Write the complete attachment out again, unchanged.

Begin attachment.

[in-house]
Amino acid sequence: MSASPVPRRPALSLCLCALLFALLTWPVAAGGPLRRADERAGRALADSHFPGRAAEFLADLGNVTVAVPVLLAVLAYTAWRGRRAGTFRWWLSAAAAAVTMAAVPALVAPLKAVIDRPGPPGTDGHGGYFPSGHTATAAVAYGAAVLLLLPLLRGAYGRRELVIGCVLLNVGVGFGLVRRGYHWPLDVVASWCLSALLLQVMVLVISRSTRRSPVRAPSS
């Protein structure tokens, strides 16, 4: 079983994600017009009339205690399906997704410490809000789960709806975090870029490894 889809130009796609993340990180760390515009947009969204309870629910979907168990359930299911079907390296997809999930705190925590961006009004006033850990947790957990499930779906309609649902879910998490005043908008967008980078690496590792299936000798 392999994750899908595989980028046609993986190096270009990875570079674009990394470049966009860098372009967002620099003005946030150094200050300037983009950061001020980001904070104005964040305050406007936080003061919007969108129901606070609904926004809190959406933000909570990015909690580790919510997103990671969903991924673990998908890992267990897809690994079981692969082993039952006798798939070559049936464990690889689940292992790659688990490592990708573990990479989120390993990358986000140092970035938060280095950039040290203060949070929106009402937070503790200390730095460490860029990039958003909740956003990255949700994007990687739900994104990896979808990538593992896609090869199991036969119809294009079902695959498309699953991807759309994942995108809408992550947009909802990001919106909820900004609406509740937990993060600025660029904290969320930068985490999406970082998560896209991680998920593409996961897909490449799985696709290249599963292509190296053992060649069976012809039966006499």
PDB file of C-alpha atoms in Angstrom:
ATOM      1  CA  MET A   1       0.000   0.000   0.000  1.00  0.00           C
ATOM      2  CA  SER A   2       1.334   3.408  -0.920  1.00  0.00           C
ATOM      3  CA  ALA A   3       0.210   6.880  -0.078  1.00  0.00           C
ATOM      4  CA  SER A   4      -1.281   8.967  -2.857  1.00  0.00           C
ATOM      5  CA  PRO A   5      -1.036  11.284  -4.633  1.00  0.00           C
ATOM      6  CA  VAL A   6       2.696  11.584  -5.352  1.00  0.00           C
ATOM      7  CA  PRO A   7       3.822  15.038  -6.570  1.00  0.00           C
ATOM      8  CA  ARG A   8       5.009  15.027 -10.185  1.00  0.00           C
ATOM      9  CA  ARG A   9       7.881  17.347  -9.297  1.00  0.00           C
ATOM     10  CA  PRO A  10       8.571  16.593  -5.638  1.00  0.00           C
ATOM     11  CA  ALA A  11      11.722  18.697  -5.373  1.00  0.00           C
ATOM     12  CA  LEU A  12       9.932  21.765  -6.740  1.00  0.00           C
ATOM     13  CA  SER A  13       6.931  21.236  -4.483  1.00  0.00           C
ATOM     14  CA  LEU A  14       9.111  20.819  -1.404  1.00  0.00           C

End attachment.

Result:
[in-house]
Amino acid sequence: MSASPVPRRPALSLCLCALLFALLTWPVAAGGPLRRADERAGRALADSHFPGRAAEFLADLGNVTVAVPVLLAVLAYTAWRGRRAGTFRWWLSAAAAAVTMAAVPALVAPLKAVIDRPGPPGTDGHGGYFPSGHTATAAVAYGAAVLLLLPLLRGAYGRRELVIGCVLLNVGVGFGLVRRGYHWPLDVVASWCLSALLLQVMVLVISRSTRRSPVRAPSS
């Protein structure tokens, strides 16, 4: 079983994600017009009339205690399906997704410490809000789960709806975090870029490894 889809130009796609993340990180760390515009947009969204309870629910979907168990359930299911079907390296997809999930705190925590961006009004006033850990947790957990499930779906309609649902879910998490005043908008967008980078690496590792299936000798 392999994750899908595989980028046609993986190096270009990875570079674009990394470049966009860098372009967002620099003005946030150094200050300037983009950061001020980001904070104005964040305050406007936080003061919007969108129901606070609904926004809190959406933000909570990015909690580790919510997103990671969903991924673990998908890992267990897809690994079981692969082993039952006798798939070559049936464990690889689940292992790659688990490592990708573990990479989120390993990358986000140092970035938060280095950039040290203060949070929106009402937070503790200390730095460490860029990039958003909740956003990255949700994007990687739900994104990896979808990538593992896609090869199991036969119809294009079902695959498309699953991807759309994942995108809408992550947009909802990001919106909820900004609406509740937990993060600025660029904290969320930068985490999406970082998560896209991680998920593409996961897909490449799985696709290249599963292509190296053992060649069976012809039966006499």
PDB file of C-alpha atoms in Angstrom:
ATOM      1  CA  MET A   1       0.000   0.000   0.000  1.00  0.00           C
ATOM      2  CA  SER A   2       1.334   3.408  -0.920  1.00  0.00           C
ATOM      3  CA  ALA A   3       0.210   6.880  -0.078  1.00  0.00           C
ATOM      4  CA  SER A   4      -1.281   8.967  -2.857  1.00  0.00           C
ATOM      5  CA  PRO A   5      -1.036  11.284  -4.633  1.00  0.00           C
ATOM      6  CA  VAL A   6       2.696  11.584  -5.352  1.00  0.00           C
ATOM      7  CA  PRO A   7       3.822  15.038  -6.570  1.00  0.00           C
ATOM      8  CA  ARG A   8       5.009  15.027 -10.185  1.00  0.00           C
ATOM      9  CA  ARG A   9       7.881  17.347  -9.297  1.00  0.00           C
ATOM     10  CA  PRO A  10       8.571  16.593  -5.638  1.00  0.00           C
ATOM     11  CA  ALA A  11      11.722  18.697  -5.373  1.00  0.00           C
ATOM     12  CA  LEU A  12       9.932  21.765  -6.740  1.00  0.00           C
ATOM     13  CA  SER A  13       6.931  21.236  -4.483  1.00  0.00           C
ATOM     14  CA  LEU A  14       9.111  20.819  -1.404  1.00  0.00           C